Just over a week into his “supersize me” experiment and Del Hall has already lost over 14 pounds, and claims to feel “amazing” on his liquid diet.
“Just like the monks used to do it back in the 1600s, I’m going to do the same thing,” Hall said in a YouTube video announcing the fast. “It’s not necessarily about the weight loss as it is the challenge of replicating what the monks did.”
Hall should know a thing or two about beer—he is director of sales at local brewery Fifty West Brewing in Cincinnati.
“I’m having anywhere from two to five beers a day,” he said on Day 7 of his experiment on YouTube, where he is documenting his experiences. “I’m not necessarily drinking in the morning, I’m not a breakfast person, so I get up, I have some water and I have a black coffee, no sweetener, no dairy in it, just black coffee.”
Hall said that he is taking a multivitamin every day in case his “liquid bread” is lacking something vital.
“I normally have my first beer sometime in the afternoon and then I might have one whenever I’m feeling a bit peckish,” he said.
Hall, an Army veteran, has done a four-day water fast before but said drinking only beer for several weeks could be a whole other challenge.
By day eight, he had lost 16.5 pounds, according to one of his posts on YouTube.
“I think we’ve gotten away from fasting and I think it’s just a big part of being human, and I just feel really good when I fast,” he said.
Back in 2011, a journalist lost 25 pounds in a similar experiment, inspired by stories of 17th-century monks, who knew all about brewing.
In the 1600s, a super-strict order of Catholic monks in Bavaria created a beer that was strong enough to sustain them through the 46 days of Lent without food.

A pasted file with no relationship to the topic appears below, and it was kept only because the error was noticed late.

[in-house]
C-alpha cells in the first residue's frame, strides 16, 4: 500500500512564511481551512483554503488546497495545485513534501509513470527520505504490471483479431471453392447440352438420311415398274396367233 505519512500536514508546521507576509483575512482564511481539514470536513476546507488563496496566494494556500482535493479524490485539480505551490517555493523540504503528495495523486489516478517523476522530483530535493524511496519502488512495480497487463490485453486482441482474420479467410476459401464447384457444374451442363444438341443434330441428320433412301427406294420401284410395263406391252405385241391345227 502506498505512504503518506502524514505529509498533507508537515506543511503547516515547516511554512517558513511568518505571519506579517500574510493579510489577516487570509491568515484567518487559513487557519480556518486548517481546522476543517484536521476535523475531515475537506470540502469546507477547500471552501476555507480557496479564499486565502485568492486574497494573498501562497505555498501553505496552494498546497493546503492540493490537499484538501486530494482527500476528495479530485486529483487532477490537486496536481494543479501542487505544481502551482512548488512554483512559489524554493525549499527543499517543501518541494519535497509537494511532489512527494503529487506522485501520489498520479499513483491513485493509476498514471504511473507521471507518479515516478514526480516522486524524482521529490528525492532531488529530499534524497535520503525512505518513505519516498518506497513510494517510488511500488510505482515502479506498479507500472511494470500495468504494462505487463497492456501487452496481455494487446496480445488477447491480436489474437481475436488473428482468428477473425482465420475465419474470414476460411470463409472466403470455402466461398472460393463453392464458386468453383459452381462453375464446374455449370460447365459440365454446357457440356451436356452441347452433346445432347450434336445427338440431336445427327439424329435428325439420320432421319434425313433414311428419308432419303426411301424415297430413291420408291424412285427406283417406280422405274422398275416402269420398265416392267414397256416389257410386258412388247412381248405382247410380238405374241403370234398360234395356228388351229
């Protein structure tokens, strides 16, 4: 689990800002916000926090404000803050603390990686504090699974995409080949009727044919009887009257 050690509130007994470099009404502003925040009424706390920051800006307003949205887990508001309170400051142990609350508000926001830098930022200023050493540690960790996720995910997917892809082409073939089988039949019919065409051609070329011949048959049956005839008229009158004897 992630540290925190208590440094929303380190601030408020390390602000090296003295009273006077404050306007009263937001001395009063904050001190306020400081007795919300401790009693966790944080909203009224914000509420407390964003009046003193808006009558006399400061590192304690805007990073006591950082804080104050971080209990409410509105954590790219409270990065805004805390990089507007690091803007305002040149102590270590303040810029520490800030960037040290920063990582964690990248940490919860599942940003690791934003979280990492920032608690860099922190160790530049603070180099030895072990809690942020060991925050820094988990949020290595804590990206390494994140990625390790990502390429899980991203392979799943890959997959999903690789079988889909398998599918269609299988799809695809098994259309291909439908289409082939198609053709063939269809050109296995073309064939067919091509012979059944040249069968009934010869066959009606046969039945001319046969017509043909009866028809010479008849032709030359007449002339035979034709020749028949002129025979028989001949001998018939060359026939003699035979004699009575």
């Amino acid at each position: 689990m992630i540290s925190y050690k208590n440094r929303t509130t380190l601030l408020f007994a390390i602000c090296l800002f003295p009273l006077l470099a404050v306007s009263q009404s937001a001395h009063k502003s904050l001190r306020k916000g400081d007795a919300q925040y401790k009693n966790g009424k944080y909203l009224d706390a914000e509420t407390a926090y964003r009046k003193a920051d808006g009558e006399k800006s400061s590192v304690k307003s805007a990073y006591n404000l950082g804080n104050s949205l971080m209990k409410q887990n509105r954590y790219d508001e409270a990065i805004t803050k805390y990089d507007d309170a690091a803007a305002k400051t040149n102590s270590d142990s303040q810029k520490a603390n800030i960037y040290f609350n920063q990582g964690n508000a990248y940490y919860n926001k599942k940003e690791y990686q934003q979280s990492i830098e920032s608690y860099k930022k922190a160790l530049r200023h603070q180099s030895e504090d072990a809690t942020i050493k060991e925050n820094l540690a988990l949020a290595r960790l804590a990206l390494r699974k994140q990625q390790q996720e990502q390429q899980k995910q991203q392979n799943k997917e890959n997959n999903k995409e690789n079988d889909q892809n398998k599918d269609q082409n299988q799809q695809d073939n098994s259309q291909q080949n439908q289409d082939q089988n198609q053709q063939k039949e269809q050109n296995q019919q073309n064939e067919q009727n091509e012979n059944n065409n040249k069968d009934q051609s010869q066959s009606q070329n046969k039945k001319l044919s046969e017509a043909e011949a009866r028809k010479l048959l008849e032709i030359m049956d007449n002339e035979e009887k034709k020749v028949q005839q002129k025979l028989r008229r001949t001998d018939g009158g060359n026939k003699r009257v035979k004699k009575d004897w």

A descendant of that beer is still brewed today by the Paulaner brewery that still carries the name of the order of monks that founded it.
Intense Hunger Cravings and Better Sense of Smell
“Being a strict order, they were not allowed to consume solid food during Lent,” spokesman for the Paulaner Brewery Martin Zuber explained, according to the Catholic News Agency.
They needed something other than water to sustain them, so the monks turned to a common staple of the time of their region—beer. They concocted an “unusually strong” brew, full of carbohydrates and nutrients, because “liquid bread wouldn’t break the fast,” Zuber said.
But Hall isn’t drinking Paulaner beer. He had one on Day 1 as a “homage” to the monks, but after that has been drinking a variety.
“I’m a typical human, I want variety. I don’t eat the same thing every day. I don’t want to drink the same thing either,” Hall told the Cincinnati Enquirer.
Hall is hoping that his experiment will not only prove the monks of the 17th century may have been on to something, but also will break his addiction to carbs and sugar and has poor eating habits.
“I hope when this is done … when I’m hungry and there’s bad food available, I opt to not eat anything at all,” Hall said.
He said he experienced intense hunger cravings on day three, but by the sixth day they had subsided, and he felt amazing.
One benefit that Hall has already noticed is that his sense of smell is improving—and that he has noticed something about the city air he never tuned into before.
“Our air in Cincinnati is permeated with the smell of Cincinnati chili. It’s delicious,” Hall said. “There are so many different parlors … I wonder if our sense of smell isn’t in tune to it because it’s everywhere.”